I was asking my mom what topic I should write about for my column this week. After writing for The Times Examiner for ten years, one tends to run low on new topics, y’know? But Mom had a great suggestion: Why don’t I list things that she and Dad did in our homeschooling that worked? And she even gave me permission to list things that didn’t work too! So here we go. In no particular order: Things That Worked In Our Homeschool.
For kids twelve and under, never assume they remember how they’re supposed to act in public. On the way to the public event (church, a concert, visiting Grandma) remind them of your family’s rules. Ours consisted of such items as don’t jump on the beds, don’t air the family laundry concerning who was disciplined last, and let someone else get a word in edgewise (our family was all girls), and that sort of thing.
Never give your kids the only set of keys unless you personally supervise them until the keys are given back. Never mind how I know this.
Ages ten and under will not remember anything of value from field trips. The only thing we remember from such exciting adventures as Sea World, the San Diego Zoo, Sturbridge Village, and Colonial Williamsburg was the food. (My sister Raquelle can tell you about the ice cream sand-wich she had at the zoo. I can tell
you about the burgers at Williamsburg.) So if you’re thinking of blowing a lot of money on a field trip for the under-ten crowd – think again and go to the local park instead. And be sure to bring along some yummy food if you want them to remember anything.
Use items around the house to teach academics. You don’t need an expensive chemistry set – just let them try baking cookies with you. After playing with the eggs and managing to leave most of the raw egg on my hands instead of in the batter, I found out how valuable eggs are for making cookies. Dad taught us some great lessons in physics with just a simple set of Legos (I’m talking about plain old squares and rectangles – no gee-whiz action figures or pre-made gas stations.). My uncle, who was into geology, took us on a walk through the woods and explained the various types of rocks and minerals common to that area. Those are the lessons that stuck with me, because they explained how real-life things that I was familiar with really worked.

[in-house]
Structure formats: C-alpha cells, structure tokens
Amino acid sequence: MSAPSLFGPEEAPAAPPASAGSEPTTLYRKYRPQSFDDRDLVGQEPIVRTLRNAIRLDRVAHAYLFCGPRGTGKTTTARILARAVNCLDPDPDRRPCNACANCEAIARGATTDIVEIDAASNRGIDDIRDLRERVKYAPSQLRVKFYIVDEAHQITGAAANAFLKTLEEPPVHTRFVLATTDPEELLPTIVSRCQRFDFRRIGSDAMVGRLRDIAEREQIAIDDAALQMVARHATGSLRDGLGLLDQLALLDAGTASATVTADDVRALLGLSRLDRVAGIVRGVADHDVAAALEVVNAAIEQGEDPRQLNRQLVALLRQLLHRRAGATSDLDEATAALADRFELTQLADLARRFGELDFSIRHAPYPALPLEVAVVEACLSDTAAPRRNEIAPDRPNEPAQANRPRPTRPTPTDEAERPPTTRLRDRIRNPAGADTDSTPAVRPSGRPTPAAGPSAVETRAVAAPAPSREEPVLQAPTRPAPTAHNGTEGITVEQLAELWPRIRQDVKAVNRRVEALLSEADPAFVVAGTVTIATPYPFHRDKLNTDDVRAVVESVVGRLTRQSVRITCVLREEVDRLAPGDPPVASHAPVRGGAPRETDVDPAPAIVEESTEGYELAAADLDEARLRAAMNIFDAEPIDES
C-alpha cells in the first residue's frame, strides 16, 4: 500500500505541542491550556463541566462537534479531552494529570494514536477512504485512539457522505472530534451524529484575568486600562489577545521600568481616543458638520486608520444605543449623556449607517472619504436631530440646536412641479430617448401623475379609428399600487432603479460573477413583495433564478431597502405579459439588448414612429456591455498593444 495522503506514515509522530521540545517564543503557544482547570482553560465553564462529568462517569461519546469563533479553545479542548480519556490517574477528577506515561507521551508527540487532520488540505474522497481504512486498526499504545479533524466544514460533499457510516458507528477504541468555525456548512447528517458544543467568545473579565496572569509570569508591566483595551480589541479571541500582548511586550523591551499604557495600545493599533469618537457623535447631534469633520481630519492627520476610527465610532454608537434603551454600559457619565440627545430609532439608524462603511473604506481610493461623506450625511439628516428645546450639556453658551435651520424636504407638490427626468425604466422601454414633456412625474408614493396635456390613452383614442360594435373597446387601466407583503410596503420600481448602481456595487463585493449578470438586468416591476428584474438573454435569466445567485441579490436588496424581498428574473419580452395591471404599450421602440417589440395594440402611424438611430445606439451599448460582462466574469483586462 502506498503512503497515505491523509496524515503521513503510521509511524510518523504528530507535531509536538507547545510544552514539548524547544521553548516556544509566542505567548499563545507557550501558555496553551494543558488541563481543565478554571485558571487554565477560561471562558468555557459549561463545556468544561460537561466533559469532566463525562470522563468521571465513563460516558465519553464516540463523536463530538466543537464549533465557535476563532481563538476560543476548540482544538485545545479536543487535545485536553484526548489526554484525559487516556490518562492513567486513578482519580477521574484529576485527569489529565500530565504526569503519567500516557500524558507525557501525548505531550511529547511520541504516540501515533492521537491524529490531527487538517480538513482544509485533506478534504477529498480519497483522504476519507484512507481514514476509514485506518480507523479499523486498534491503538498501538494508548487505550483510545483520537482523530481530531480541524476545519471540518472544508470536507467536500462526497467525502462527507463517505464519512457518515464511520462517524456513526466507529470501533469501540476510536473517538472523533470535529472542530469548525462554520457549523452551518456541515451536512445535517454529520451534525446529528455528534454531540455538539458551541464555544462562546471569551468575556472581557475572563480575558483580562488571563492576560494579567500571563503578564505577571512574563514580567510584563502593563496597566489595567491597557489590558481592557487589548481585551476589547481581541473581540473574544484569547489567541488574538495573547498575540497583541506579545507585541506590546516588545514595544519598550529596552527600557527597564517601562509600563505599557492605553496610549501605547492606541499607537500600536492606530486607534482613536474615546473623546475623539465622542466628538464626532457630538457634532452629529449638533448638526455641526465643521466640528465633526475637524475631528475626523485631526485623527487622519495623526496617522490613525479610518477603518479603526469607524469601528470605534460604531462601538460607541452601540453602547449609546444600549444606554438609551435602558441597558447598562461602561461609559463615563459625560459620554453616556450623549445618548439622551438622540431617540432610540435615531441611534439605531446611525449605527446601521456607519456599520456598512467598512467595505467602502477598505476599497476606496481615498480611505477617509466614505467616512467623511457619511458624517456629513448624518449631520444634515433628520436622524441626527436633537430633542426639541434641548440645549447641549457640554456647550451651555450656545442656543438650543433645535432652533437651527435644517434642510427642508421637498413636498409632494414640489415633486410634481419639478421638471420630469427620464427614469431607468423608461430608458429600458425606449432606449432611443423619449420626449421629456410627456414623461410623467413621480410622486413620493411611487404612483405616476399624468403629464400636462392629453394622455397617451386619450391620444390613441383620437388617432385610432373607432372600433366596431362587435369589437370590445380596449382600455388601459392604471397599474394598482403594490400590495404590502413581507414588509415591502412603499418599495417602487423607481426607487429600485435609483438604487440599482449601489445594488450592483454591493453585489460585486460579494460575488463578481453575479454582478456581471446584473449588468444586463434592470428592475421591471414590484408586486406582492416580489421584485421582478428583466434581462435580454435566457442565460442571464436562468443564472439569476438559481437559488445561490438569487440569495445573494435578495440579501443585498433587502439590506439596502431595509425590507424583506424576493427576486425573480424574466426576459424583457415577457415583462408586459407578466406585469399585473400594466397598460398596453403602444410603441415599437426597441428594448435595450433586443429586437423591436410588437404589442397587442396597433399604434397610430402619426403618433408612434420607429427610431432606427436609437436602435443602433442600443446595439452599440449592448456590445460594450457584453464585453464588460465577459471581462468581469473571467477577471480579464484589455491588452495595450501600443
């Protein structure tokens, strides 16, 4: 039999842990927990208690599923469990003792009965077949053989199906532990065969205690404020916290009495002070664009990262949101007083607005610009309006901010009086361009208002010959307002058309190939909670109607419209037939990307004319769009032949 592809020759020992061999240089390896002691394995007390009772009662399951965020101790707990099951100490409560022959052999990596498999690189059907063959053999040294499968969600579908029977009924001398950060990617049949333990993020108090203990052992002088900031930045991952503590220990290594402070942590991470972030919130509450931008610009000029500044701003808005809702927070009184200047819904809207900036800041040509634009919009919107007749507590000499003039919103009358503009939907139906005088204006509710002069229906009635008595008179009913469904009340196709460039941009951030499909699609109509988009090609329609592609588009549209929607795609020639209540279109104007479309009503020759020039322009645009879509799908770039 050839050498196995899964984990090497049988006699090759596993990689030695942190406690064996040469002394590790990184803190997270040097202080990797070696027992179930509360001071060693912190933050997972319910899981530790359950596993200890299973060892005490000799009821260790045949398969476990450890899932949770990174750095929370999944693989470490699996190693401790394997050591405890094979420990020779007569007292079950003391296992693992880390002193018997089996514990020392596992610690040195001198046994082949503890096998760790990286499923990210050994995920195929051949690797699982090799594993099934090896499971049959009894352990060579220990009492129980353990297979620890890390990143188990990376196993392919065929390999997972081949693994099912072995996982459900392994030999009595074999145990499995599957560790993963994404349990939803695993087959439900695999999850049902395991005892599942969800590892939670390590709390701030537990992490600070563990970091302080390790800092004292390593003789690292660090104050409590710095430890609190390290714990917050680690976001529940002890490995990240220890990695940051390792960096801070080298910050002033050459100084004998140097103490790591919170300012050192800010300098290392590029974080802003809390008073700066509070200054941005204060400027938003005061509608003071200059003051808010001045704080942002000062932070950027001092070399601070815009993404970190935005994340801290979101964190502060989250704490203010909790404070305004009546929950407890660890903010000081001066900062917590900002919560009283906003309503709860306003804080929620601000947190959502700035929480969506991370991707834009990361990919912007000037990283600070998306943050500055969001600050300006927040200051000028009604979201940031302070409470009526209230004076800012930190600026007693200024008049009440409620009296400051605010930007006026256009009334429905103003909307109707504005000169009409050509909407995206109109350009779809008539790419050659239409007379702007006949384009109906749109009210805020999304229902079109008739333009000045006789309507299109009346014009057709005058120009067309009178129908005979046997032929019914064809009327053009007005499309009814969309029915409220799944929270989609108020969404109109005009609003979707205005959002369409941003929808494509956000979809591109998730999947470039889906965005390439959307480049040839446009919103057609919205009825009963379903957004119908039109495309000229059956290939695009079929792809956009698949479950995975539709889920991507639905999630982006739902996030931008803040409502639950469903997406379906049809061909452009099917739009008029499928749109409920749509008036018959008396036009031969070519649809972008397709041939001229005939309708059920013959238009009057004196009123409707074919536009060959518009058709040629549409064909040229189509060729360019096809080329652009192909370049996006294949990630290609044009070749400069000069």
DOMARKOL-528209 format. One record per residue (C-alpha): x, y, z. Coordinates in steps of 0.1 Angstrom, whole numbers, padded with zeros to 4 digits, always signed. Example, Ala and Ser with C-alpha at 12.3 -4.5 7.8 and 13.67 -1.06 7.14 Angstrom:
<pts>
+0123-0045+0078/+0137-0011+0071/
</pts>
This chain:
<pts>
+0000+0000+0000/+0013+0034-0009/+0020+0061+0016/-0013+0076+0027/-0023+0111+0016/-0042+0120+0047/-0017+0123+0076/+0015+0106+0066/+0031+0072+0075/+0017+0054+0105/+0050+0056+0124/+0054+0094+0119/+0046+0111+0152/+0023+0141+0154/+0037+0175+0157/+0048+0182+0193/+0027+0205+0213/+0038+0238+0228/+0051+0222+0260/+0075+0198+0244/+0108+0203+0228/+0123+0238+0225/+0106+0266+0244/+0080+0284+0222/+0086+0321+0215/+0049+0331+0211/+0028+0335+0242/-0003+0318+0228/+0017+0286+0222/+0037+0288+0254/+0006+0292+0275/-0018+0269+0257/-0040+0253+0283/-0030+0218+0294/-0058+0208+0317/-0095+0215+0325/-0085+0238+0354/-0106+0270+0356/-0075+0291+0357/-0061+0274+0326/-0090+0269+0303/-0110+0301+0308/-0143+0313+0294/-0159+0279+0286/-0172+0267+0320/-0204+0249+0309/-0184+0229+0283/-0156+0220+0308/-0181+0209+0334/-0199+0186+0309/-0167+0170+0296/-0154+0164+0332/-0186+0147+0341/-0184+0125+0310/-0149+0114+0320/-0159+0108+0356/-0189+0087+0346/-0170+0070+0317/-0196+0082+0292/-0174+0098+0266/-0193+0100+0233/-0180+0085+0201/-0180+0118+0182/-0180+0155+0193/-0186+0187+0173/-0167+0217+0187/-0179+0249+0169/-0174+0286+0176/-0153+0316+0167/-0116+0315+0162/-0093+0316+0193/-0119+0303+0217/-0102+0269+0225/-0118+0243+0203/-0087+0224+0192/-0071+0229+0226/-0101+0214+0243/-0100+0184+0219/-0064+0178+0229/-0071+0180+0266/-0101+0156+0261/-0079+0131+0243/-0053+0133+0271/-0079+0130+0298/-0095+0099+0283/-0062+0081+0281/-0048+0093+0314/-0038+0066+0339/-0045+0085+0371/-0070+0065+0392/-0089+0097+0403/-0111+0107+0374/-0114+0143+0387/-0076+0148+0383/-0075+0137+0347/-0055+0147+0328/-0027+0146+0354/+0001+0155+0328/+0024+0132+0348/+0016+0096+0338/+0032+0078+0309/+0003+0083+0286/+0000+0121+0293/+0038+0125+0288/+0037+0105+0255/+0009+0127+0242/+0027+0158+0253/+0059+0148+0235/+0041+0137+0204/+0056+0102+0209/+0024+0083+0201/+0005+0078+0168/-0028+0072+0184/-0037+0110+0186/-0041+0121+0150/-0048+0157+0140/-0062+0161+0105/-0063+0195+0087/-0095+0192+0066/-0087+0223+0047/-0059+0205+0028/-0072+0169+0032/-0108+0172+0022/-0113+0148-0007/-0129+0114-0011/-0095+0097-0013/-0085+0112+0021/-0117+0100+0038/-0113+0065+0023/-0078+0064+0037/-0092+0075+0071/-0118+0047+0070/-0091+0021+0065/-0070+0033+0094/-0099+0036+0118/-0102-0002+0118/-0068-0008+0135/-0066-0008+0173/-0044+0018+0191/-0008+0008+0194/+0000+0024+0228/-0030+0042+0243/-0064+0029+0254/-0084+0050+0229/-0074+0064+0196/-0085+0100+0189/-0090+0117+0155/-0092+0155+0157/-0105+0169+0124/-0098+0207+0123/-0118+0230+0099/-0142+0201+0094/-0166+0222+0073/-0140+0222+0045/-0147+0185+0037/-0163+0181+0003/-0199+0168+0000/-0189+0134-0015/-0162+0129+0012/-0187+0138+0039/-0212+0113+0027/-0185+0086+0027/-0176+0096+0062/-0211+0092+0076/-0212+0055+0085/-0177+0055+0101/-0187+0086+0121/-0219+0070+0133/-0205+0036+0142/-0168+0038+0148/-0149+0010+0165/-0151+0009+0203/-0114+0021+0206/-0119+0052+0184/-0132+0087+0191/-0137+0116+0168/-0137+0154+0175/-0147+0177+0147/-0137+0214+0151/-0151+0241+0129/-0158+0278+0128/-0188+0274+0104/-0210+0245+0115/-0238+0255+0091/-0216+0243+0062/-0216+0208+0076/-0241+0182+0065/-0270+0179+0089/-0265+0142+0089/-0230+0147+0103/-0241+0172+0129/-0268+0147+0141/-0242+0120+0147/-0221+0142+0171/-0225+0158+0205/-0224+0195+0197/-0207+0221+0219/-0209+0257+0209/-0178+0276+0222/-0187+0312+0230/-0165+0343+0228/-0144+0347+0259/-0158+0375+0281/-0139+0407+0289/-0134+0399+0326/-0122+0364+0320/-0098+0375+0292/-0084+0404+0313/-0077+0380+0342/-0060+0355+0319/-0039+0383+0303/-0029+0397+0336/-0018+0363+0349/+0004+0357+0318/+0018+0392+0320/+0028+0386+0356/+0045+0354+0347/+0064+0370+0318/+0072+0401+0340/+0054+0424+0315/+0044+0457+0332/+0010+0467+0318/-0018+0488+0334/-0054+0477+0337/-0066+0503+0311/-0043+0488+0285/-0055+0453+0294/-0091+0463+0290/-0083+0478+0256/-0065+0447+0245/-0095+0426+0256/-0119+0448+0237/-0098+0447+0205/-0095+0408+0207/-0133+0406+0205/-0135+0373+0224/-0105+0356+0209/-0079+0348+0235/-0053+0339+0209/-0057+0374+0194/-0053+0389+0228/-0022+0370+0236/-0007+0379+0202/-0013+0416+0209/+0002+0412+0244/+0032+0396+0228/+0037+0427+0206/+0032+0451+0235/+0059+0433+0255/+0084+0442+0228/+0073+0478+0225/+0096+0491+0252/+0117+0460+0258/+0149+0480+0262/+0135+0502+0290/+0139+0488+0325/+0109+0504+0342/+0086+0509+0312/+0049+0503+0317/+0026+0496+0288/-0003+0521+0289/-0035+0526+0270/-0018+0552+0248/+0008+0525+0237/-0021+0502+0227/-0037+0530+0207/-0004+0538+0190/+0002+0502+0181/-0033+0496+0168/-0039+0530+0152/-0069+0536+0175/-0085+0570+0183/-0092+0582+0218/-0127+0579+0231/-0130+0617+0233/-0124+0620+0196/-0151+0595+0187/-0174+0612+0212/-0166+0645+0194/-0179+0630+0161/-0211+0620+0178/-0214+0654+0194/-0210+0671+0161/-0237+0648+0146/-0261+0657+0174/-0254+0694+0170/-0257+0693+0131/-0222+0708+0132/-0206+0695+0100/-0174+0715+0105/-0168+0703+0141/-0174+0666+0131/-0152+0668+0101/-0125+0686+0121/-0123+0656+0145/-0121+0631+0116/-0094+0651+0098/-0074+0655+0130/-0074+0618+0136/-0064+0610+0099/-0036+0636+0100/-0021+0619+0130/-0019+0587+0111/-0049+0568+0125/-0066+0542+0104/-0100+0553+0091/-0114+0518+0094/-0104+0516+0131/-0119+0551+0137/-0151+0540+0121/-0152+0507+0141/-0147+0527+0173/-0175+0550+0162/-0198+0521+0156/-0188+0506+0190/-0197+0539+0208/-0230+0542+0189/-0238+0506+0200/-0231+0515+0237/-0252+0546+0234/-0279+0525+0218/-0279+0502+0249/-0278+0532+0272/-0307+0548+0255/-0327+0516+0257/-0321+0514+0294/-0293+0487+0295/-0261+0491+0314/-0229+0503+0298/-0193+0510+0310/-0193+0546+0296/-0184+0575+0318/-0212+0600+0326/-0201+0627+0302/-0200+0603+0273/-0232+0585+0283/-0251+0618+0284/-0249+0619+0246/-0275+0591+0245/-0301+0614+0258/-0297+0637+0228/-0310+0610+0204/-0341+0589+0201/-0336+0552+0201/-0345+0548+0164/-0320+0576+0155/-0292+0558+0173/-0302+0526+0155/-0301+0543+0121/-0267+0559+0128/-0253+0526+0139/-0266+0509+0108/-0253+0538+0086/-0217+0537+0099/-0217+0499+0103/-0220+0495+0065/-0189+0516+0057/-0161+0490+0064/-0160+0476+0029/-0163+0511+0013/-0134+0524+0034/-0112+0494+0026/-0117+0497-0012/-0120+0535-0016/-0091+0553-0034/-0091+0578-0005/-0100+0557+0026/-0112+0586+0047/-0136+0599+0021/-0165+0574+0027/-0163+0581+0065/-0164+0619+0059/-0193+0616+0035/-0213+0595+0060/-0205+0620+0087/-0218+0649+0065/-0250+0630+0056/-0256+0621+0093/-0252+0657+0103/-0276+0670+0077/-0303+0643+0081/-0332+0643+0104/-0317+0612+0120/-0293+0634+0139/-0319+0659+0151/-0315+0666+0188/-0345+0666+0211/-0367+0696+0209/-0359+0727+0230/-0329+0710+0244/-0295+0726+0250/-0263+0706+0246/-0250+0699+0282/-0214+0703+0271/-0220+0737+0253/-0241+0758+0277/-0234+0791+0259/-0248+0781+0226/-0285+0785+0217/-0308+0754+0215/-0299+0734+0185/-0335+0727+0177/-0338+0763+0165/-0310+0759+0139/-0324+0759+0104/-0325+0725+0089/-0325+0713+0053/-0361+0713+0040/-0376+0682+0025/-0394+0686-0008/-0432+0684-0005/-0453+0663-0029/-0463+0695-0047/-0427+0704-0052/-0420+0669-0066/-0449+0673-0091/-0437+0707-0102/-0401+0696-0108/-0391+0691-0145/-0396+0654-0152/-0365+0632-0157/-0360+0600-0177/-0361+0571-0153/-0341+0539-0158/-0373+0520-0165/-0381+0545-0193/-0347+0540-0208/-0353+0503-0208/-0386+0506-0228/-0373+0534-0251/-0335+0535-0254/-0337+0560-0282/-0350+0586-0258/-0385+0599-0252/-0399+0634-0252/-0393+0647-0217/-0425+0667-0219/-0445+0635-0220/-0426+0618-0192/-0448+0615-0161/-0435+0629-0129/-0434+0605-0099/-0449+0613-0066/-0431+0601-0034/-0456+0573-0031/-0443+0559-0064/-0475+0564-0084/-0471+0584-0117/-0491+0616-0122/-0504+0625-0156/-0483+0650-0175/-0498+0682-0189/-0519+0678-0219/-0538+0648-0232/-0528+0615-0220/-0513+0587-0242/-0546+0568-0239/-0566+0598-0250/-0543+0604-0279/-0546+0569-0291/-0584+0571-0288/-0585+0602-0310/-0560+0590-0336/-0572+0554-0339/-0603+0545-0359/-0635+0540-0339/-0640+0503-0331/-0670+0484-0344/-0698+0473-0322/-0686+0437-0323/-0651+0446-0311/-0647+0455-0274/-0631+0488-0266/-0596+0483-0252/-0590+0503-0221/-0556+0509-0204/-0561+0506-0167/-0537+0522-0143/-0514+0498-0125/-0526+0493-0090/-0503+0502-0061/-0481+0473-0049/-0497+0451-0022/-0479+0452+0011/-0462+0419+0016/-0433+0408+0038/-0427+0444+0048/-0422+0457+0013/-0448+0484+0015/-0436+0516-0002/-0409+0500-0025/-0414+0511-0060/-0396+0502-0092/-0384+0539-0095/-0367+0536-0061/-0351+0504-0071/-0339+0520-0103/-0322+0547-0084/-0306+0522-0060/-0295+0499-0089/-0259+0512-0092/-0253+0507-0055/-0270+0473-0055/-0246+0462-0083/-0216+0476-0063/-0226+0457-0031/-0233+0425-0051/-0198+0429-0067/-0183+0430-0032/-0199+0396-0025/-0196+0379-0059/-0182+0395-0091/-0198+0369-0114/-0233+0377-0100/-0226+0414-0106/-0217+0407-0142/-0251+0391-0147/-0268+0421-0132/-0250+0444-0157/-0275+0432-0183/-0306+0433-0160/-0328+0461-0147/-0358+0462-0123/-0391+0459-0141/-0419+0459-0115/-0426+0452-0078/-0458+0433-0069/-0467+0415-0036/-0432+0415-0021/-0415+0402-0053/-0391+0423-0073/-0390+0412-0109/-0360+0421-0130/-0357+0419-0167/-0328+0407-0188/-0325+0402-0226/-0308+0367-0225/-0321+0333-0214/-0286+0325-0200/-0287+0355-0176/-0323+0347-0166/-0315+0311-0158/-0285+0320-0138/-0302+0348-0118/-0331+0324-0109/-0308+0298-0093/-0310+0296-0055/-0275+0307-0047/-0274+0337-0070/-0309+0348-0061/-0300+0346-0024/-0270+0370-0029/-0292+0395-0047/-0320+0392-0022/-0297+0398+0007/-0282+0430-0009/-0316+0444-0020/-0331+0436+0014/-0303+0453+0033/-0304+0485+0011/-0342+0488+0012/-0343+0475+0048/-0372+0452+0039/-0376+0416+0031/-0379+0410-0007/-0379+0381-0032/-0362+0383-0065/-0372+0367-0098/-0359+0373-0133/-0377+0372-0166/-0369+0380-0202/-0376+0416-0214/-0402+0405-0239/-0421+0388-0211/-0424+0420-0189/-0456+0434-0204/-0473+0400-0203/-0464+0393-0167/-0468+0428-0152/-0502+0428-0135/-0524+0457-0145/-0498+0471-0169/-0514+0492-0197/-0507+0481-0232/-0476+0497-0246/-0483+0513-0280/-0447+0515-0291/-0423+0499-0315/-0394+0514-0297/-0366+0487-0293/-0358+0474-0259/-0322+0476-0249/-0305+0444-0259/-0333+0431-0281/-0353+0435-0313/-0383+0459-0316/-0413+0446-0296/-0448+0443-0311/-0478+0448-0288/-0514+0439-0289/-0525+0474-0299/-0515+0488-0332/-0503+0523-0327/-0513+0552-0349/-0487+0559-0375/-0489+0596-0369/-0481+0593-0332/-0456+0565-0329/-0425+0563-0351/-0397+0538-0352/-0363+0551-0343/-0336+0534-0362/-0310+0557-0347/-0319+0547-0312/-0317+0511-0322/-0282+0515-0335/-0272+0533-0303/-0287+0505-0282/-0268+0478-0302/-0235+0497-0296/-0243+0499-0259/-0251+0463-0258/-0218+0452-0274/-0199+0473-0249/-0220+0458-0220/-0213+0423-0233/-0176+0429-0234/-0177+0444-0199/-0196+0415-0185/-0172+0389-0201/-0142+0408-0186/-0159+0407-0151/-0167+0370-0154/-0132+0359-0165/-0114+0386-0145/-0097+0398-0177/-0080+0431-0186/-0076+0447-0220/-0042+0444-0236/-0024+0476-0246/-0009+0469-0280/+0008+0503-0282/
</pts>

Note: Do not use large and potentially dangerous items around the house to teach physics. I learned a lot of physics from leaving the tractor in neutral on a hill, but the end result was rather expensive. (I refuse to provide any further details on the grounds that it’s embarrassing.)
If your children truly can’t handle a certain subject, don’t push them beyond exposure level necessary for life skills. We discovered early on that neither Raquelle nor I are wired for Chemistry. So we studied the basics and then moved on to other subjects. (And yes, we’ve managed to handle real life without years of Chemistry!)